Working to transform the child welfare system.

SB 5745 intends to identify truant behavior as early as possible, and encourage best-practices and evidence-based interventions to reduce truancy in every school in the state.

The school that student attends is directed to take data-informed steps to eliminate or reduce the child’s absences. The steps are to include the use of a risk and needs assessment using a validated truancy assessment tool (a reliable, validated assessment instrument designed to measure the risk and needs of a student in aggressive-defiance; depression-anxiety; substance abuse; peer deviance; family environment; and school engagement) for the purpose of assessing needs and risk related to academic performance and attendance. This information will be used for selecting appropriate interventions and case management.

This bill adds new language to require schools to inform students and parents about the compulsory education requirements either online, or written in a language in which the parent is fluent. Truancy information must include the short-term and long-term consequences of truancy and resources available to assist the child and parent. The parent must date and acknowledge review of this information online or in writing before or at the time of enrollment of the child at a new school, and at the beginning of each school year.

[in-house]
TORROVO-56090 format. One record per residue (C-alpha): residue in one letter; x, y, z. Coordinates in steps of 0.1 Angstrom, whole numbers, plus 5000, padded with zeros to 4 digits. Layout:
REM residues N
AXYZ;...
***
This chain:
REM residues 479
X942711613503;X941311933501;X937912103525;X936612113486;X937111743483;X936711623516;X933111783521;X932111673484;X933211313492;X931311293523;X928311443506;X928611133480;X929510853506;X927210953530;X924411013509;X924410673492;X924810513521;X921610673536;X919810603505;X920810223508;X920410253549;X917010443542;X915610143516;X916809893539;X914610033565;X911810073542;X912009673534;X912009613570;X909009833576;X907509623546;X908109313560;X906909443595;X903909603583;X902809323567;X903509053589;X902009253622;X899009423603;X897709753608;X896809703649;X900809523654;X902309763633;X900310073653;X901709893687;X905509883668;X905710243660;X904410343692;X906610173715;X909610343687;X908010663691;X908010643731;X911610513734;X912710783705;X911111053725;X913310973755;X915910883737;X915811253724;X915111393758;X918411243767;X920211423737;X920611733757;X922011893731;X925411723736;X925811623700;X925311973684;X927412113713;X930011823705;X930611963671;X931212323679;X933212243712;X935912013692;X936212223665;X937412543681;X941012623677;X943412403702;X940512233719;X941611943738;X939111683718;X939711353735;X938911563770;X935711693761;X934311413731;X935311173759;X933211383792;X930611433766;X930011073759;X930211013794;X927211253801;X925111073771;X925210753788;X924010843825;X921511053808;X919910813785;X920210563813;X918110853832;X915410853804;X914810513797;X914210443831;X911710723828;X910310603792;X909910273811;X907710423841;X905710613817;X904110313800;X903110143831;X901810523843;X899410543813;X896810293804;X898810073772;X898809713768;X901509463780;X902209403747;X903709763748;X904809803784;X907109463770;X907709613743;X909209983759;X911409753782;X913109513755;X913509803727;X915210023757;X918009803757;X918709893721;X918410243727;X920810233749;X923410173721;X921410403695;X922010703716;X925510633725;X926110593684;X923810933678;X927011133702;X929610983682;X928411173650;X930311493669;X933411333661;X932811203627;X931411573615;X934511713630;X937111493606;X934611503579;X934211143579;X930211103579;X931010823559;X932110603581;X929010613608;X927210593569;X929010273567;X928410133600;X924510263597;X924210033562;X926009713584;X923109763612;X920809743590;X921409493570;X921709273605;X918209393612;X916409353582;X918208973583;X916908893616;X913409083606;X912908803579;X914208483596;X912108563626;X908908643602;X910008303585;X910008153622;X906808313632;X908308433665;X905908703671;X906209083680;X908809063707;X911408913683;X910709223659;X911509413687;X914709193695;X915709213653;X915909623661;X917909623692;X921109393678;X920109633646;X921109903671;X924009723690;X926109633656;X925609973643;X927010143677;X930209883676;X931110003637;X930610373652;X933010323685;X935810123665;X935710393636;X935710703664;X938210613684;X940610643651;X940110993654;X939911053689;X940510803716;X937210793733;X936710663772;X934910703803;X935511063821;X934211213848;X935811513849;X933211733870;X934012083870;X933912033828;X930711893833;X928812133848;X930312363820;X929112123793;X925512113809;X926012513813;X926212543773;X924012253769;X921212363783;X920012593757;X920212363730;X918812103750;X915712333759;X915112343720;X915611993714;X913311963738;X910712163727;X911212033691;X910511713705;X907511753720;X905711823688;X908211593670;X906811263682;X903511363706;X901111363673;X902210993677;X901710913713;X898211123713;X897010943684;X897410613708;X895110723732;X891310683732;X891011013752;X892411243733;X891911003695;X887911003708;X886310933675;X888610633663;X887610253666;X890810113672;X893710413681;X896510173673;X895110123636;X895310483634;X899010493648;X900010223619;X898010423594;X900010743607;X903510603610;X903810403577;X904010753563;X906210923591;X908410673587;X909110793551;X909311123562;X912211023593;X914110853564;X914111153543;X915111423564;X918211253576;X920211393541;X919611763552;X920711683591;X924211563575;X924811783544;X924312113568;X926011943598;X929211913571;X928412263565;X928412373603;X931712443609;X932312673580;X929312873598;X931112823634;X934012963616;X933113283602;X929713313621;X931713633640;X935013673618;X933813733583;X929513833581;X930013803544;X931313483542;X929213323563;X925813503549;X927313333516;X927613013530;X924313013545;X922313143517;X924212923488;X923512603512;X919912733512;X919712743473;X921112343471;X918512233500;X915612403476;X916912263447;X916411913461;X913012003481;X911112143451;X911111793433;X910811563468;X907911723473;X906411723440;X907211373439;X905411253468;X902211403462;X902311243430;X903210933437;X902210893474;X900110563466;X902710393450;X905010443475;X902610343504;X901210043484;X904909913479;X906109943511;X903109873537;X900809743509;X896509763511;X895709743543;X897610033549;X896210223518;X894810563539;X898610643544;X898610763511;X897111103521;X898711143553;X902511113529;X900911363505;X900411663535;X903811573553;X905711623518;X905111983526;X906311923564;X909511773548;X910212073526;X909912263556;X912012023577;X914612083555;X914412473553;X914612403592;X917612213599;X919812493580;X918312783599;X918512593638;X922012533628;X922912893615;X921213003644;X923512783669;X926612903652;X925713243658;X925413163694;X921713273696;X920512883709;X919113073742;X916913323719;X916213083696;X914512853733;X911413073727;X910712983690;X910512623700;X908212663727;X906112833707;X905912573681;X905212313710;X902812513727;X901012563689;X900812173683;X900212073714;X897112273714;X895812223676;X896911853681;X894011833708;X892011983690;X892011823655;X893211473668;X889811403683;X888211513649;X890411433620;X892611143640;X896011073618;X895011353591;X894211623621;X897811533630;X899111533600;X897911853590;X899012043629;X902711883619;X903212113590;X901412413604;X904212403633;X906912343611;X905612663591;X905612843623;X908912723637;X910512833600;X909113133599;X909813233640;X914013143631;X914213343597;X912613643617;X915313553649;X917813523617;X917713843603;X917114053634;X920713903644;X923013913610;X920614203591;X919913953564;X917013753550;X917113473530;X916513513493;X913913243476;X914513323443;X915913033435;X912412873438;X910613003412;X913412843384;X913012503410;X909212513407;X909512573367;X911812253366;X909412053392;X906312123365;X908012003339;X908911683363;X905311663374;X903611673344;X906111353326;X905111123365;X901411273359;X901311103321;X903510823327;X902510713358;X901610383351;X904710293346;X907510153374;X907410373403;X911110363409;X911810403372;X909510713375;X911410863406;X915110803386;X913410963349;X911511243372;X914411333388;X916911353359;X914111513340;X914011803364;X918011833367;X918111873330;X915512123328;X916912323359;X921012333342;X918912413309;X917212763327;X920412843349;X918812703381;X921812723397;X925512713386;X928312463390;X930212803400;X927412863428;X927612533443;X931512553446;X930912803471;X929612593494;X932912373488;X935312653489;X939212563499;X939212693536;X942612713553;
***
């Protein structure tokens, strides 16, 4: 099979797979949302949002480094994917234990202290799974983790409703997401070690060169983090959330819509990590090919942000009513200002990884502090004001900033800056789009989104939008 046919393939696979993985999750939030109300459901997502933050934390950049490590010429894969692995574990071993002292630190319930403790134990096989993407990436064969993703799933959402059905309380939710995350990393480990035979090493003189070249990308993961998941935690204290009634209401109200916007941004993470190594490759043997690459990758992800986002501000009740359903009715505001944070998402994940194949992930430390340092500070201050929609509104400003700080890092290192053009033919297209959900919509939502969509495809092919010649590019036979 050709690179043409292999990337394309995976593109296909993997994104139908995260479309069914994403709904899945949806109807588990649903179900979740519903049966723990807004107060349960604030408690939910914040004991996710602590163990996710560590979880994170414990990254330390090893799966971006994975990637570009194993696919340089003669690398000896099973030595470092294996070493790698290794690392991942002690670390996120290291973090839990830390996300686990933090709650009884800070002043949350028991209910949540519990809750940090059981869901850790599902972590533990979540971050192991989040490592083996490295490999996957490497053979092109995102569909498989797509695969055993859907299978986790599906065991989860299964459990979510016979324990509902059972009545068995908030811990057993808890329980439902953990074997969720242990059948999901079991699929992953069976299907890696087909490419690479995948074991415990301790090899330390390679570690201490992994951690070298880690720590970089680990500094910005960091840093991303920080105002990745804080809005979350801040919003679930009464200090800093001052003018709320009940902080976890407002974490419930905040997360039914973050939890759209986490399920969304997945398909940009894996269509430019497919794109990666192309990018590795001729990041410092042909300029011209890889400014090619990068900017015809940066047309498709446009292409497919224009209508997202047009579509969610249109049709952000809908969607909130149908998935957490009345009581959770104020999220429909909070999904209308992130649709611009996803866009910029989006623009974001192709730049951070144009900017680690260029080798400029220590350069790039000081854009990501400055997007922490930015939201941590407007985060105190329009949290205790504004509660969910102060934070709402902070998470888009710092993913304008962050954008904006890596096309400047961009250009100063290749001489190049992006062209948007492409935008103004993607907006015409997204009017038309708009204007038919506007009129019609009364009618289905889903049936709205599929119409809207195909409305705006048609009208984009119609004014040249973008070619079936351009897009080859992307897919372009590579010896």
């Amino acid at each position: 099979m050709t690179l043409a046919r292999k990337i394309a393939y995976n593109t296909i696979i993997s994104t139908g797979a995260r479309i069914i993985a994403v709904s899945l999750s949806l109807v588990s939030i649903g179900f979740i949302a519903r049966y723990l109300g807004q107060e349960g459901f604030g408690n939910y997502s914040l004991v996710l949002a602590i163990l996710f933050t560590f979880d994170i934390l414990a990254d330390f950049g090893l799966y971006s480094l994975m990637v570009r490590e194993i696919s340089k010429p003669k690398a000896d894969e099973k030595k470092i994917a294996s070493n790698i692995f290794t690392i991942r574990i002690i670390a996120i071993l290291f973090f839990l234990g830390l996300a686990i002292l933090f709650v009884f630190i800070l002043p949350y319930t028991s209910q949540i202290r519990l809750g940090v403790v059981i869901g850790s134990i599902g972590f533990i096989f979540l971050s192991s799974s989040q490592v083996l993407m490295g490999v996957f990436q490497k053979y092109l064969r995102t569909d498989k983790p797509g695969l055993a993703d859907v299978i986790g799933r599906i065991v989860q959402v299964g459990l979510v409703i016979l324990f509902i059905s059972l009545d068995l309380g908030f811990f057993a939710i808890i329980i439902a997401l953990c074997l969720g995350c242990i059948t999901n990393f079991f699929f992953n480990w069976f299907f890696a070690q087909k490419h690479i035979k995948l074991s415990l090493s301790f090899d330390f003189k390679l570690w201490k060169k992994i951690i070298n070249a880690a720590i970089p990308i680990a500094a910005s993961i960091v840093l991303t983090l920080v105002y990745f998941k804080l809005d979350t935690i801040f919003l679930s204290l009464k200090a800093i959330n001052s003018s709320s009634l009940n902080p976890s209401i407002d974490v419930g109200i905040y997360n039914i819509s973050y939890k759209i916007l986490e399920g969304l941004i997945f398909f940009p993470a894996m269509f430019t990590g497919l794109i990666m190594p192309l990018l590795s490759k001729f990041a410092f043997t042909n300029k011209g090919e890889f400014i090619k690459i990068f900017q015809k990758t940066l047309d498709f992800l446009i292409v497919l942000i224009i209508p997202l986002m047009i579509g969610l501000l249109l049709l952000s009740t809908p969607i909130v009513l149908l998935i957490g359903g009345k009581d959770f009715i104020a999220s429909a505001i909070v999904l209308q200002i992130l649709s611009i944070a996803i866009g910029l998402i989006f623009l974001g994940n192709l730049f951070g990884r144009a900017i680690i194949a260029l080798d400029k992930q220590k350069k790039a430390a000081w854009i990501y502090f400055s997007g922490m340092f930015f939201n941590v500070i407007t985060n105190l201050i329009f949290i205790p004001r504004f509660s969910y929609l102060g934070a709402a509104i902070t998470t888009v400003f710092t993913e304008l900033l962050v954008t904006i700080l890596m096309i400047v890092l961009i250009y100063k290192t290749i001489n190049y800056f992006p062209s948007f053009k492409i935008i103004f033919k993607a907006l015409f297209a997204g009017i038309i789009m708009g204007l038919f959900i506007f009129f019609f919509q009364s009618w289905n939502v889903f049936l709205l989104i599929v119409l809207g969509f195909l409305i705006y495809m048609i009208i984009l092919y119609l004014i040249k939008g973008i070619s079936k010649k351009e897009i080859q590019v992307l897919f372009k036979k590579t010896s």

No later than August 30, 2016, if funds become available, the administrative office of the courts must complete validation of the Washington assessment of risk and needs for middle and elementary school students. The status of the tool development and validation must be reported by January 1st of each calendar year until development and validation are complete.

If actions taken by a school district are not successful in reducing a student’s absences, the school district can file a petition that must include previous truancy assessment completed by the child’s current school district, the history of approved best practice interventions or research-based interventions previously provided to the child.

Not later than January 1, 2016, the child and parent must be scheduled for a community truancy board, if this is not successful in reducing a child’s absences, the juvenile court schedules a hearing to consider the petition.

Each school district, collaborating with the educational service district and juvenile courts, is responsible to identify and develop sufficient best practice and/or evidence-based interventions to meet the needs of its students who show truant behavior. No later than January 1, 2016, meetings with superintendents, principals and counselors, judicial officers, and other local service providers are to develop a list of available best practice and evidence-based strategies for truancy interventions. No later than September 1, 2016, the list will be available to schools.

Finally, this bill requires a substance abuse assessment, including a urinalysis, if the court finds it appropriate. The child may also submit to a mental health evaluation or other diagnostic evaluations, at no expense to the school.